7. Evaluation of Symptoms It is crucial to remember that all STIs may not cause symptoms, but even without symptoms the disease or infection can still be spread. Common symptoms include: Unusual discharge from the penis or vagina Sores, ulcers or warts on the genital area Painful or frequent urination Itching and redness in the genital area Abnormal vaginal odor Anal itching, soreness or bleeding Abdominal pain Fever

  8. STI Prevention Abstinence is the most reliable way to avoid infection, but not always practical Vaccination: vaccines are available to prevent hepatitis B and HPV Reduce number of sex partners Practice mutual monogamy Condoms: correct and consistent use of latex condoms is highly effective in reducing STI transmission HIV PrEP or nPEP prevents HIV only DoxyPEP antibiotic that can prevent chlamydia, syphilis, gonorrhea

  9. Tips for talking about STIs - Sexual health is sexy! Ask any new partner if they get tested for STIs regularly. Be open to sharing your STI testing history. Ask your partner if they've had any new sexual partners recently or if they're having STI symptoms. Ask partners about HIV PrEP and DoxyPEP. Ask partners if they want to use condoms or some other prevention method.

  10. CONDOMS A condom should be used every time you have anal, vaginal or oral sex. Synthetic non-latex condoms are available for those who have latex allergies. Natural membrane condoms are not recommended for STD prevention. Condoms should be worn appropriately, especially when selecting the correct condom size.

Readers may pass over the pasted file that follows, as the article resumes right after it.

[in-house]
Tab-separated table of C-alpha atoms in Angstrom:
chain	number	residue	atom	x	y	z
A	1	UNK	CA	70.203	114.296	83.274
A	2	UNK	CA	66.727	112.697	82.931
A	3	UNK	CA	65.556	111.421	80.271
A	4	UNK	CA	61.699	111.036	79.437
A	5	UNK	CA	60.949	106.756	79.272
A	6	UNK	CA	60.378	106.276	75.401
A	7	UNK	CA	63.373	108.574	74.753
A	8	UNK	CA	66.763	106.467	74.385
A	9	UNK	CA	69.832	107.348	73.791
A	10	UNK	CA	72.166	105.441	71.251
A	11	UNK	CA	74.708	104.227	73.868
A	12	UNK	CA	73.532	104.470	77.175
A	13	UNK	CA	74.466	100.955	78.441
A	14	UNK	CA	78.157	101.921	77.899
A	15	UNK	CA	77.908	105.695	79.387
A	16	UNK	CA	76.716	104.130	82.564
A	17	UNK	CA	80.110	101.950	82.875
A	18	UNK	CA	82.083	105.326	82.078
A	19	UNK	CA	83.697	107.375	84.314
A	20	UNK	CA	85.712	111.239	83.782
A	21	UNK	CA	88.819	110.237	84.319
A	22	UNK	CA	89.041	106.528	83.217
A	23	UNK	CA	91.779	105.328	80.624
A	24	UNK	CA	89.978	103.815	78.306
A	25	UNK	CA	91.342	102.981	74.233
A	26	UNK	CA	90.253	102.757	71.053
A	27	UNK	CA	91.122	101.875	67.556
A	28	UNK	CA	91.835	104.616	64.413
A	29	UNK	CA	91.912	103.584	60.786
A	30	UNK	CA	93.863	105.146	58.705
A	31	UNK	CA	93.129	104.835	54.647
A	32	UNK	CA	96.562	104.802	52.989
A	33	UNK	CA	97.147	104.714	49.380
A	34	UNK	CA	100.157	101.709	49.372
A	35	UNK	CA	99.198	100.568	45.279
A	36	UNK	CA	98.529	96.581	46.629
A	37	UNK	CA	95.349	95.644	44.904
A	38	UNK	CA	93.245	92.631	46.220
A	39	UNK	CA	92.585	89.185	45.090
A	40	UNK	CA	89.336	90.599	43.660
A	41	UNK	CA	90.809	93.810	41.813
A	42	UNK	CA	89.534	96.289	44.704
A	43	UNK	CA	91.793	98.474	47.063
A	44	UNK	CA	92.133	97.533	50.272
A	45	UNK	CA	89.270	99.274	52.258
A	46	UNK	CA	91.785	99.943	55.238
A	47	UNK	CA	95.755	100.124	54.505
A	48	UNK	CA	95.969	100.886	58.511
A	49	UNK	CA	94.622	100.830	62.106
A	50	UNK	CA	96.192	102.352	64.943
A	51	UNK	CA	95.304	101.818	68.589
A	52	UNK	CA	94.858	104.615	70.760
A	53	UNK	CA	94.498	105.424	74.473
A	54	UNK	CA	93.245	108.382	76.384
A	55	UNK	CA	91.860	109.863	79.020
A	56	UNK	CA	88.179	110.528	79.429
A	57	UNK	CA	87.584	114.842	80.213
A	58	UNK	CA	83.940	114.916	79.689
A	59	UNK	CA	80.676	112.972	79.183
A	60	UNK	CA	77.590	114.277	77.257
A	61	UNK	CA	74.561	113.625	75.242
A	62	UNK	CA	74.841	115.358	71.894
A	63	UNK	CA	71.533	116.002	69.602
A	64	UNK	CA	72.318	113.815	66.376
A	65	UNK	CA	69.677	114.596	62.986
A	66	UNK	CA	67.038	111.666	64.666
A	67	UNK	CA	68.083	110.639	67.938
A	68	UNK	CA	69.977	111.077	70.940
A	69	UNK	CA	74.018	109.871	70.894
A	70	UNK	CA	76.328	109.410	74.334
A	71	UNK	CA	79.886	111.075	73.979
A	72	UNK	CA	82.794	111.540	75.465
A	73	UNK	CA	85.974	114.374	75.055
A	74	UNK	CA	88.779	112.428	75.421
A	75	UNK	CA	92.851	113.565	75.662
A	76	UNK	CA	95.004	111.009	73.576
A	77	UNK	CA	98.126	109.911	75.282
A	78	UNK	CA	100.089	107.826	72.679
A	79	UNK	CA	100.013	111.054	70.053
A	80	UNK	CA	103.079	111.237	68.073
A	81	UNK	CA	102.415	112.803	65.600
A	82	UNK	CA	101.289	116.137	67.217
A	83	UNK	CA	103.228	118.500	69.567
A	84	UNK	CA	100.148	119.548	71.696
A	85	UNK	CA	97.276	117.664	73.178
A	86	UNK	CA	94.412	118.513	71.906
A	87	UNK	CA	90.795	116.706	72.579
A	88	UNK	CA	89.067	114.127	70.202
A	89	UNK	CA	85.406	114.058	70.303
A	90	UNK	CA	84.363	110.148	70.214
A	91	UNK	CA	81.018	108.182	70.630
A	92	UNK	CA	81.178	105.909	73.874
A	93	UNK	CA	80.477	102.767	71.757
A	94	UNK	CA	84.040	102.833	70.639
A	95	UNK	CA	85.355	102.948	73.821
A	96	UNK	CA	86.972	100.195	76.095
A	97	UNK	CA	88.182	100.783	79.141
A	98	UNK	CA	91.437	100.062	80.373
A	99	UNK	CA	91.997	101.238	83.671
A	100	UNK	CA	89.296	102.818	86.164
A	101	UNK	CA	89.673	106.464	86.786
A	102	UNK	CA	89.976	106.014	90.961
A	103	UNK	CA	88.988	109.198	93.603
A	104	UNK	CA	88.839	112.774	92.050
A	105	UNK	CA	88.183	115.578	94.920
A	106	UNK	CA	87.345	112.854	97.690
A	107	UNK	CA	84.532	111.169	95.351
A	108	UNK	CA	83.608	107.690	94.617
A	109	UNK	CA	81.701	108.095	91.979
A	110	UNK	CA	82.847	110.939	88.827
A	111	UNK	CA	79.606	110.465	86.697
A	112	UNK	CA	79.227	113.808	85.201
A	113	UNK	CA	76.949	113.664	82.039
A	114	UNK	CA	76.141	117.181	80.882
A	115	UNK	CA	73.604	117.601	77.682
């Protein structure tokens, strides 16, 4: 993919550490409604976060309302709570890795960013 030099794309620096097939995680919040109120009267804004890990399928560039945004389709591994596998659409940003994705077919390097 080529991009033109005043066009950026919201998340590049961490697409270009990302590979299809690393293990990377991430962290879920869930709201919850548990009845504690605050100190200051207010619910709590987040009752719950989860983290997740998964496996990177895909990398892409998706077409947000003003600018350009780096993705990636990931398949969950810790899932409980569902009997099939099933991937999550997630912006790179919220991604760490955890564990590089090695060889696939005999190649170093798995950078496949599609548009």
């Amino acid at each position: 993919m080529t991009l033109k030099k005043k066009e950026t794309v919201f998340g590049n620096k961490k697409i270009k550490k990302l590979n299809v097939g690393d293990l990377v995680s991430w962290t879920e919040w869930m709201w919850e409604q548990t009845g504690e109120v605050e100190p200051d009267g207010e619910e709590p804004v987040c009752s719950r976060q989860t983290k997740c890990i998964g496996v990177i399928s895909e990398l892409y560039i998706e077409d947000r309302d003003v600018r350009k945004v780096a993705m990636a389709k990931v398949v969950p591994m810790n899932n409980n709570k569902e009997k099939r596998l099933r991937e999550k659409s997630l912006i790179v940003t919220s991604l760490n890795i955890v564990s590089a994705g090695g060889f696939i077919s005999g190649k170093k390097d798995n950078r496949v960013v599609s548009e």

11. What is DoxyPEP? DoxyPEP is a post-exposure preventative treatment for bacterial STIs such as syphilis and chlamydia. DoxyPEP should be taken within 24 hours (up to 72 hours) after condomless sexual encounter to greatly reduce your chance of contracting a bacterial STI. Think of it like a morning after pill for STIs. DoxyPEP does NOT help prevent HIV, mpox or other viral infections.

  12. Who should take DoxyPEP? Anyone assigned male at birth and at least 12 years of age. Anyone who has been diagnosed with at least one bacterial STI (chlamydia, gonorrhea, syphilis) in the last 12 months. People who have had condomless sexual contact with at least one person assigned male at birth in the last 12 months. MSMs with multiple sexual partners but without a recent STI would still benefit from DoxyPEP.

  13. 5 things to know about STIs 1. STIs are very common and are nothing to be embarrassed about. 2. STIs often show no symptoms. Many people with an STI don t know it. 3. Left untreated, STIs can cause serious health problems. 4. Good news! All STIs are treatable (including HIV), and many are curable. 5. Get tested, know your STI and HIV status.

  14. Protect Yourself Get Tested Routinely

  15. References American College of Obstetricians and Gynecologists [ACOG], 2024, STIs, https://www.acog.org/womens-health/faqs/how-to-prevent-stis. Centers for Disease Control and Prevention [CDC], 2024, STD Information, https://www.cdc.gov/std/prevention/default.htm. WE>HIV, 2024, Let s Talk About STDs, https://www.greaterthan.org/sexually-transmitted- diseases/?utm_source=bing&utm_medium=cpc&utm_campaign=GTA%20- %20STDs&utm_term=std%20information&utm_content=GTA%20- %20STD%20landing%20page.

  16. Andre Jennings, DHA, HIV-PCP PrEP Program Coordinator II DHEC Central Office Office: 803-898-8088 Cell: 803-973-1349 Email: jenninaj@dhec.sc.gov